The Google+ iPhone App Has Arrived – But It’s Not Very Good
Google+ offers a pretty nice mobile web experience, but it’s relatively slow and limited when compared to the full web client on the desktop. While Android users have had access to a native Google+ app since launch – including access to Google’s Huddle group messaging feature – iPhone users had to wait for Apple to approve the app. That approval has finally come and the native iPhone app is now available in the App Store, though it is definitely not as good as it could have been.
There are no major differences between the Android app and the iPhone app. Indeed, the limitations of the native mobile app on both platforms are similar to those of the web app. Posting links and other attachments (as well as giving a +1 to a comment) is still not possible, for example. Neither is resharing posts. The overall design of the app is – in Google’s best tradition – lackluster. The Facebook app-style launcher with five icons doesn’t give you a lot of information and just makes the screen look empty.
Where the app shines, however, is in allowing you to post images directly from your phone (camera or library) and in bringing Huddle – the Google+ mobile group messaging service – to the iPhone. Getting native notifications of new comments, of course, is also quite a bonus, but you don’t get granular control over which notifications you receive.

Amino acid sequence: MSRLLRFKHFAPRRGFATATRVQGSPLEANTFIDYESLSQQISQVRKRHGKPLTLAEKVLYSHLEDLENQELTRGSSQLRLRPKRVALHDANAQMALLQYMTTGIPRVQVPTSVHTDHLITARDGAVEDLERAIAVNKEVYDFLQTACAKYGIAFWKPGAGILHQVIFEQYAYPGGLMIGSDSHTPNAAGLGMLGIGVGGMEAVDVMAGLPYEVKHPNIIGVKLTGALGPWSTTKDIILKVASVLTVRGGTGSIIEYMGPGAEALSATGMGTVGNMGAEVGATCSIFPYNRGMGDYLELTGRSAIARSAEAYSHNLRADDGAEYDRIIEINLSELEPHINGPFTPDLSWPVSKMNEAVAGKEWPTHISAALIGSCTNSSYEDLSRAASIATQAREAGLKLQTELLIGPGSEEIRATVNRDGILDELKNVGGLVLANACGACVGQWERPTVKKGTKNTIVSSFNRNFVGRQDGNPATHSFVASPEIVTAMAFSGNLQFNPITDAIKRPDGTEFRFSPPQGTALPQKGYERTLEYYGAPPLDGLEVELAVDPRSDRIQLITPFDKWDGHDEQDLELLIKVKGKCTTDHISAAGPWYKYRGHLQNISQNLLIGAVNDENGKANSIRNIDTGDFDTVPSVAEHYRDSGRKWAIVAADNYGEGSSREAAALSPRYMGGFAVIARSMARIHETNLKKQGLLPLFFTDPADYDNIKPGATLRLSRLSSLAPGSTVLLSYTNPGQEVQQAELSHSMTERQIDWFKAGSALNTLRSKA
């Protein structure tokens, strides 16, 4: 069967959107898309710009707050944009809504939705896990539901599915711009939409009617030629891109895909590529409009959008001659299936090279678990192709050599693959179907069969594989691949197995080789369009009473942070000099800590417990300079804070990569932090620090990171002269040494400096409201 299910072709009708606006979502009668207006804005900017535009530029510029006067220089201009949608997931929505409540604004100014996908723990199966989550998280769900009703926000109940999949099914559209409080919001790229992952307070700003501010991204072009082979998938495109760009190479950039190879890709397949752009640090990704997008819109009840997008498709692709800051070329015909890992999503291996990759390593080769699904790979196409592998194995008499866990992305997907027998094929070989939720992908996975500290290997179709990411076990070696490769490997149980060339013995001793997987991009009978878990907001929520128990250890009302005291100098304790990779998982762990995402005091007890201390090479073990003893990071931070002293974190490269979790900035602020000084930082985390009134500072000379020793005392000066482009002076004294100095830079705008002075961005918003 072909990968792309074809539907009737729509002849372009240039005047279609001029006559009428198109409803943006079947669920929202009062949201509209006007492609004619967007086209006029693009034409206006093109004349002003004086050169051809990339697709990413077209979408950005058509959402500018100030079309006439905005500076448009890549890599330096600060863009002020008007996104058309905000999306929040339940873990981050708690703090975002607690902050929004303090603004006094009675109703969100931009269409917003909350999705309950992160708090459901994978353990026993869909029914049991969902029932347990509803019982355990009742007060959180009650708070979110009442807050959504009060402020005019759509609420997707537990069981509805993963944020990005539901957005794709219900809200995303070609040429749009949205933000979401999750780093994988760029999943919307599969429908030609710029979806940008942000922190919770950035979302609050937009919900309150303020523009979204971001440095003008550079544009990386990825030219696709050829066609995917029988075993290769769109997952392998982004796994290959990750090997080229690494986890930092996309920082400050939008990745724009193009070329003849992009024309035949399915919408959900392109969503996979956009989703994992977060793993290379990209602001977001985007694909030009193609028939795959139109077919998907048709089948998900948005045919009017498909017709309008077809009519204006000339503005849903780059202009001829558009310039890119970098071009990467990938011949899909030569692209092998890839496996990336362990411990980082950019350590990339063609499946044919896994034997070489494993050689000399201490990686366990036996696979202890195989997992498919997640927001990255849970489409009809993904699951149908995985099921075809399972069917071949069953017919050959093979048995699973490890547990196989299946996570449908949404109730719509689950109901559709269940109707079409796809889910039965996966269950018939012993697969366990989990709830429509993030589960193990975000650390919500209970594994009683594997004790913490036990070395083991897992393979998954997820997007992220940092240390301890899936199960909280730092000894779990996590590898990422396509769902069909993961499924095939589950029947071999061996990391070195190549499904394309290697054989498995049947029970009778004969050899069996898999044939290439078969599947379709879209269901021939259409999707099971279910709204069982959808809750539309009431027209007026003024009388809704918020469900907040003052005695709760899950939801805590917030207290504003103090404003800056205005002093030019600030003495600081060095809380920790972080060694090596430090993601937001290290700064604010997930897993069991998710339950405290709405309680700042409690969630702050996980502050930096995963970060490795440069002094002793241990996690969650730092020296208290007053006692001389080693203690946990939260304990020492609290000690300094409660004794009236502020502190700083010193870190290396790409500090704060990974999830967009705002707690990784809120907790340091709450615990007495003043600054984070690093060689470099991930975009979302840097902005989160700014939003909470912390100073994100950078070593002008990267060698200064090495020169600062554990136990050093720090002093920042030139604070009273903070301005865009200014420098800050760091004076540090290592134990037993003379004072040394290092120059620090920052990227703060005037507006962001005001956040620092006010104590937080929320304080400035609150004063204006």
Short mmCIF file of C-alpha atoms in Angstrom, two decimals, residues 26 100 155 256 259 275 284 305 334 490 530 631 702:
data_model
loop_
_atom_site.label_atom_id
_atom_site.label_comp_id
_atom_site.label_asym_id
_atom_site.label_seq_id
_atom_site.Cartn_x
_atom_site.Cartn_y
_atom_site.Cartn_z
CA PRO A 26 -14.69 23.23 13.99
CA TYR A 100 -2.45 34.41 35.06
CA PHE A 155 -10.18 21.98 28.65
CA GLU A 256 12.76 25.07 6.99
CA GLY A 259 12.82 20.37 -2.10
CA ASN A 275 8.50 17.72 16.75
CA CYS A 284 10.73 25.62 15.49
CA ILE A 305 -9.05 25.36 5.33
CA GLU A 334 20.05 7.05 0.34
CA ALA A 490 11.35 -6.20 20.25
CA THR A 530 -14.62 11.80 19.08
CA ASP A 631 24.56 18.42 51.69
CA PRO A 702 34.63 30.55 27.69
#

Overall, then, the app isn’t great, but does give you easier and more complete access to Google+ than the mobile web client. Maybe Google should have just waited for feedback from its Android users and then launched an improved iOS version. None of the missing features would be hard to integrate, though, so I expect we will see an improved version pretty soon.
To download the app, just head over to the App Store and get started (if you have the developer version of iOS 5 installed already, though, don’t bother, as the app just crashes).
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About the author
Frederic Lardinois founded SiliconFilter in 2011. Before starting this site, he wrote about 1,500 articles for ReadWriteWeb. His areas of interest are consumer web and mobile apps, as well as Internet-connected devices like cars, smart sensors and toasters. You can reach him at [email protected]